It's hard to pinpoint the exact moment Modest Mouse started sounding like a real band. For the longest time, singer-songwriter Isaac Brock seemed to exist solely to defy the established rules, forging forward on sheer momentum and ingenuity. Even Pavement looked relatively ordinary in comparison to the band's early releases like 1996's This Is a Long Drive for Someone with Nothing to Think About and 1997's The Lonesome Crowded West. But on Good News for People Who Love Bad News, the frontman sounds like he's finally touching the earth, and the band--minus founding member and drummer Jeremiah Green--follows suit. A relaxed mood prevails, not so much in volume but in attitude. On the follow-up to the group's 2000 major label debut, The Moon & Antarctica, big sloppy melodies battle it out with brass on punky epics like "Float On" and "The Ocean Breathes Salty." The lyrics are simpler, the arrangements tamer, but the vitality remains. The prevailing mood is that Modest Mouse has pulled off something extraordinary here: a well-rounded, lovable record that doesn't sound anything like David Gray.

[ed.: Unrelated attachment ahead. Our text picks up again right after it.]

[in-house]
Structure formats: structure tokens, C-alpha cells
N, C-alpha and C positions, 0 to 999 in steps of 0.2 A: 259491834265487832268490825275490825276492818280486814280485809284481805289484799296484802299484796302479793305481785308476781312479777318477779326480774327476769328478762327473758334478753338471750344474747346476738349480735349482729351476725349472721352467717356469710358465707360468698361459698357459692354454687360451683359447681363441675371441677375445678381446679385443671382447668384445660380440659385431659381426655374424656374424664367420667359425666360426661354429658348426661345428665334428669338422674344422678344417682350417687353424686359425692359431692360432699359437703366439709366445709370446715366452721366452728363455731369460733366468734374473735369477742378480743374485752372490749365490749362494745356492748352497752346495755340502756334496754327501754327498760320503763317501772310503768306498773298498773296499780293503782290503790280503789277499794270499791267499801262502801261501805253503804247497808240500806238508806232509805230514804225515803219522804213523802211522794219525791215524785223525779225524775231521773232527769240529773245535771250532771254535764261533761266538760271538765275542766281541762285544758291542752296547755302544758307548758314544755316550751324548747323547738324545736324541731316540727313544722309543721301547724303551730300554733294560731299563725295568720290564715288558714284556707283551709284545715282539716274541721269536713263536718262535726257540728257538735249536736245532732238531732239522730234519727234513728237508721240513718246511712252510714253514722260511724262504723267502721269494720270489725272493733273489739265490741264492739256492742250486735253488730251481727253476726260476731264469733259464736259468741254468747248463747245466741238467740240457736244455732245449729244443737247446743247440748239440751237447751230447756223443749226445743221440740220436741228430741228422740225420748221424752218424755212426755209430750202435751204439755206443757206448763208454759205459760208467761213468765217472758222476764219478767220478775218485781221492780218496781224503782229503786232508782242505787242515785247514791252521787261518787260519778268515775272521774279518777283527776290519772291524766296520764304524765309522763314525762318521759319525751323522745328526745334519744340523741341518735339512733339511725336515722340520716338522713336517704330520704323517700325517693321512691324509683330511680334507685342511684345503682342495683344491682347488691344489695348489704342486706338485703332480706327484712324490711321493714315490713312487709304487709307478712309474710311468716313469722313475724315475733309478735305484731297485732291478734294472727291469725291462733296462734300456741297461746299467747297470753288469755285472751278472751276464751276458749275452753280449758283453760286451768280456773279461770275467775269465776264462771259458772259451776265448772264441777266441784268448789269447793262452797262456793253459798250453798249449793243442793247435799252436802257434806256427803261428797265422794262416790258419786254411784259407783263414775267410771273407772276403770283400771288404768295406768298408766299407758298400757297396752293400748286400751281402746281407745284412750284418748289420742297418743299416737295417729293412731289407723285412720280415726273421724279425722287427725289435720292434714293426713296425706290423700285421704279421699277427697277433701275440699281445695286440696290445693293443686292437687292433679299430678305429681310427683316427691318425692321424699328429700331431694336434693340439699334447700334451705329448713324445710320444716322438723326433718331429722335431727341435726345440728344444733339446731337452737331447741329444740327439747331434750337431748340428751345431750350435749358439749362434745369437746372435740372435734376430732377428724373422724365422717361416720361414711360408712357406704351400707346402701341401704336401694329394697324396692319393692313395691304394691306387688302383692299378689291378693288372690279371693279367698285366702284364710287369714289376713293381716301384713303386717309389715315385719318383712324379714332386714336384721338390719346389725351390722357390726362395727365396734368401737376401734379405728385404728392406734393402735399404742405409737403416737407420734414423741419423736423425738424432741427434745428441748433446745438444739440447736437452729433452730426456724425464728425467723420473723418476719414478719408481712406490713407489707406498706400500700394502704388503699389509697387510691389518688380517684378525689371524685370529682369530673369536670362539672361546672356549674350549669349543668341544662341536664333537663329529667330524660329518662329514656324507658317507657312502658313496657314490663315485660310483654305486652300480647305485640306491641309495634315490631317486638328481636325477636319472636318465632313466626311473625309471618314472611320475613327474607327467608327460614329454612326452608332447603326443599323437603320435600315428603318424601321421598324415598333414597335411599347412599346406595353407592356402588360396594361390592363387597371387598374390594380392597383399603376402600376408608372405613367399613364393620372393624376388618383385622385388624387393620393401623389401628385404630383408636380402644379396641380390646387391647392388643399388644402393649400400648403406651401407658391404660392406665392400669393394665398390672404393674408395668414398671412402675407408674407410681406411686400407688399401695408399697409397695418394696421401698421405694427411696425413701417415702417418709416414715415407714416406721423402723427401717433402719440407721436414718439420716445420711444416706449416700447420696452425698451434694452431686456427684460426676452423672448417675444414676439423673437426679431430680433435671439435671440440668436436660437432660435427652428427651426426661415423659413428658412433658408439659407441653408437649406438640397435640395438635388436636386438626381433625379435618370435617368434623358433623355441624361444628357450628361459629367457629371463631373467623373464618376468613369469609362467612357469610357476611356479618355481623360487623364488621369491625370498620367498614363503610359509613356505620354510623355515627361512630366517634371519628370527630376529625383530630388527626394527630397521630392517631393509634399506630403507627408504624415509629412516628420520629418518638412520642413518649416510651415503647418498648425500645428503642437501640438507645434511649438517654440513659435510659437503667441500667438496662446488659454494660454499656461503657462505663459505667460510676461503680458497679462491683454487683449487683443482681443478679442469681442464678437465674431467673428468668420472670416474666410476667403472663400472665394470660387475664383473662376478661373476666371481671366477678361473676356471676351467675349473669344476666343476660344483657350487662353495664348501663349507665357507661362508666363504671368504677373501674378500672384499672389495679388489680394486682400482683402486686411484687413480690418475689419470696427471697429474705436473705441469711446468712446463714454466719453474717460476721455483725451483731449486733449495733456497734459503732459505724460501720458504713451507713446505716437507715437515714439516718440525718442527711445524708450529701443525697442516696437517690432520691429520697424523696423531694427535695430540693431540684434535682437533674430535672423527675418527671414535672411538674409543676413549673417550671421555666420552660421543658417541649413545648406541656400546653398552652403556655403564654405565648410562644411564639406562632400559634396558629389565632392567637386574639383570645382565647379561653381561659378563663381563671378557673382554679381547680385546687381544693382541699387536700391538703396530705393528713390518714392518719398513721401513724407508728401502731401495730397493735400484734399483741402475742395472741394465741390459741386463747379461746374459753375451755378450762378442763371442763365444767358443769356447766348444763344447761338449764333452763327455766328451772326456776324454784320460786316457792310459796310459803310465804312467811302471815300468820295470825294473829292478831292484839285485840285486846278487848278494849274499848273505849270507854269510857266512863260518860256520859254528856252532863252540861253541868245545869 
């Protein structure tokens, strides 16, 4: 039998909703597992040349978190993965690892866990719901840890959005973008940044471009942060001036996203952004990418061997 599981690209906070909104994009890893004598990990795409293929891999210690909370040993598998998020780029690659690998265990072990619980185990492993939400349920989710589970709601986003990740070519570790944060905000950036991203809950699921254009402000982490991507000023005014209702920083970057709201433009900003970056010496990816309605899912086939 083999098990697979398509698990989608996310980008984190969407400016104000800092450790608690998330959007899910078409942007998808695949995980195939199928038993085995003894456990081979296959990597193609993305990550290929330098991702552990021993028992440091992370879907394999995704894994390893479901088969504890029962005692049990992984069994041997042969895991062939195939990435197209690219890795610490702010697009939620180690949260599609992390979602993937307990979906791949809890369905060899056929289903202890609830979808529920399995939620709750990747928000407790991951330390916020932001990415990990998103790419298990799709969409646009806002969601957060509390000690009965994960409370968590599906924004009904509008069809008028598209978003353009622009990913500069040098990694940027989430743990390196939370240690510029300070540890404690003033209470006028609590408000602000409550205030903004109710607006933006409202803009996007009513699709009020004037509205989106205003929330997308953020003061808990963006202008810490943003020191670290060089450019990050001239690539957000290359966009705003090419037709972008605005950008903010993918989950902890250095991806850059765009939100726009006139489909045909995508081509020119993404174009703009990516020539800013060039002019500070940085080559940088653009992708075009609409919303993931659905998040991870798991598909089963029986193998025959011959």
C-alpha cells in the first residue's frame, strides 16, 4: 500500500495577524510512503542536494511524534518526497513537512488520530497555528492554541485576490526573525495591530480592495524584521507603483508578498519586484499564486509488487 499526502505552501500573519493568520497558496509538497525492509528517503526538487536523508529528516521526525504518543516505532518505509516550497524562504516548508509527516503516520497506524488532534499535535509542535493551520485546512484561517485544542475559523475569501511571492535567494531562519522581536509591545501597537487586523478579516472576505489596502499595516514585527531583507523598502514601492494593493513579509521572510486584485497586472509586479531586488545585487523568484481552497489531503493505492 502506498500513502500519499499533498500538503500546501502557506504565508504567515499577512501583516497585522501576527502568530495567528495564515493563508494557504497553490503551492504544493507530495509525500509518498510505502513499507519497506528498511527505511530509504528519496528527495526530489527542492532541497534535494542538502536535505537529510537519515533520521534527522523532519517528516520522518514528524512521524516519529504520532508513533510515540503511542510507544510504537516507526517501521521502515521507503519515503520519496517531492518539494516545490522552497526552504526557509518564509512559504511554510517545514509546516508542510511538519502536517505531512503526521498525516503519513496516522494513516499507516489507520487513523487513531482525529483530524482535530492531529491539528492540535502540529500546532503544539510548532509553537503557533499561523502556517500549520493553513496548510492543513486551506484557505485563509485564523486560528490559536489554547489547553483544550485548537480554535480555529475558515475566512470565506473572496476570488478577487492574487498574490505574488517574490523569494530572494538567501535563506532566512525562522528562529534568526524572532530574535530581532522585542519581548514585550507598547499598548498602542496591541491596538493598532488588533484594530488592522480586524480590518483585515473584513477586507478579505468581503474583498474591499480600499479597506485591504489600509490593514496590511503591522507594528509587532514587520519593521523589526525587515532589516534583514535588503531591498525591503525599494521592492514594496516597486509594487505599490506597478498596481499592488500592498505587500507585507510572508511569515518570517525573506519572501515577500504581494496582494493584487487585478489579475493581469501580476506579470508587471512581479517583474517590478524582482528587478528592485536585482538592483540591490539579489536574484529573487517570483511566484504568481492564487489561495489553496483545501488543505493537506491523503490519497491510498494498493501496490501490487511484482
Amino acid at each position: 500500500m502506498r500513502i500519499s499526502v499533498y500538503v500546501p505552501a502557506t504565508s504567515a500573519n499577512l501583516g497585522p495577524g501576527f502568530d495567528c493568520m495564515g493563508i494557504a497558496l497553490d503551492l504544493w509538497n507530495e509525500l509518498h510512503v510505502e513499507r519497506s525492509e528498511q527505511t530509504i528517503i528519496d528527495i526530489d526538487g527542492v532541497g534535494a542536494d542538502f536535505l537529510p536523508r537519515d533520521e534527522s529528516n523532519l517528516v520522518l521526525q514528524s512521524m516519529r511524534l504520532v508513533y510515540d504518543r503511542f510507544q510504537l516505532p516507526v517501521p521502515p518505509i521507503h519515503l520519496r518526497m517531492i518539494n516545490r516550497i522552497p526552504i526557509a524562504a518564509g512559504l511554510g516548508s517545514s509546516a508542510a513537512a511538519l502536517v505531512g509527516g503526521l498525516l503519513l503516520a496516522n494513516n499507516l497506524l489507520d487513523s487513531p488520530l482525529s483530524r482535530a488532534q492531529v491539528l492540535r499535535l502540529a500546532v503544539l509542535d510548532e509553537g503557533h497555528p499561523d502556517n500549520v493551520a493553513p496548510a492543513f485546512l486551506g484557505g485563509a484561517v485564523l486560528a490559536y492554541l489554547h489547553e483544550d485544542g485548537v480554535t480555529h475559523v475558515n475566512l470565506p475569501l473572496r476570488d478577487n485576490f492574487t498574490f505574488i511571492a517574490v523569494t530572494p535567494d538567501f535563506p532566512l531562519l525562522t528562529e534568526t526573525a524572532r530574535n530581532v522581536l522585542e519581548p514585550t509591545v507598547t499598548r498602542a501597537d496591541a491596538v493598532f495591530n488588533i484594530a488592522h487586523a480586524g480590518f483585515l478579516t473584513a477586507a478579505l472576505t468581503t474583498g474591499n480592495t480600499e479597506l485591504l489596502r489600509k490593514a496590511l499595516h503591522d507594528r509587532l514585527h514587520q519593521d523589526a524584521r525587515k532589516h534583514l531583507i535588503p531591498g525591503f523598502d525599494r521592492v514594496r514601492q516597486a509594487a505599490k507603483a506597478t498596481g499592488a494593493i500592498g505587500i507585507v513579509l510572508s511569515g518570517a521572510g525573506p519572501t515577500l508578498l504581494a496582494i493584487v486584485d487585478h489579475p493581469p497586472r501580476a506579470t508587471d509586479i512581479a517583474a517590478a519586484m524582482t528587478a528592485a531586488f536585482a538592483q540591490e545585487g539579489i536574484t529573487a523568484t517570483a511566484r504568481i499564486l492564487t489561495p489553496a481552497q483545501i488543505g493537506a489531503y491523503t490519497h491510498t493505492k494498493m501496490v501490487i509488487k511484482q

This is one of the more remarkable albums that I have heard in the past couple of years. I previously had really loved THE MOON AND ANARCTICA, and though I might still have a slight preference for that album, GOOD NEWS FOR PEOPLE WHO LOVE BAD NEWS clearly establish Modest Mouse as one of the best and certainly one of the most unique bands working in music today. Modest Mouse is one of those bands you know has to be comprised by a bunch of indiscriminate music fans. Hints of an astonishing range of musical artists seem to peek out from behind their various songs. I'm constantly being reminded by bits of their songs of artists as diverse as the Pixies, Talking Heads, Radiohead, Tom Waits, Pere Ubu, Yo La Tenga, Sam Phillips, and Built to Spill, as wall as a host of eighties New Wave bands. They have obviously internalized a lot of music and are capable of drawing from those resources as needed to create some grippingly exciting new songs. Sometimes the results would be jarring if they were so amazingly successful. For instance, how many bands manage to include a synthesizer and a banjo on the same song? They are constantly bringing in unexpected instruments or sounds that are not common to rock. I should also add that while a Pacific Northwest band, they really don't sound like a product of that region. The Seattle and Portland bands, for instance, do not seem to have exerted an especially large influence.Being eclectic is not a guarantee of being especially good. In fact, it could lead to a dissipation of creative energies into such a variety of directions that a band could lack any musical focus whatsoever. Luckily, Modest Mouse manages to be amazingly musical while crafting startling songs. The musicality, the marvelous lyrics, the passionate vocals, and the hooks make every song memorable. And virtually every song is indeed a delight. As with other exceptional albums (as opposed to albums that contain a few good singles with less numbers filling out the disc), you don't want any of the songs to end, and yet when they do and the next song begins, you are equally as content with it. I'll be honest: over the past eight or nine years, I have sometimes felt that rock was in danger of becoming stale and uninteresting, and that the creativity that drove the genre in the sixties, the late seventies, and the eighties was waning. But bands like Modest Mouse are managing to give me hope once again. Read more ›
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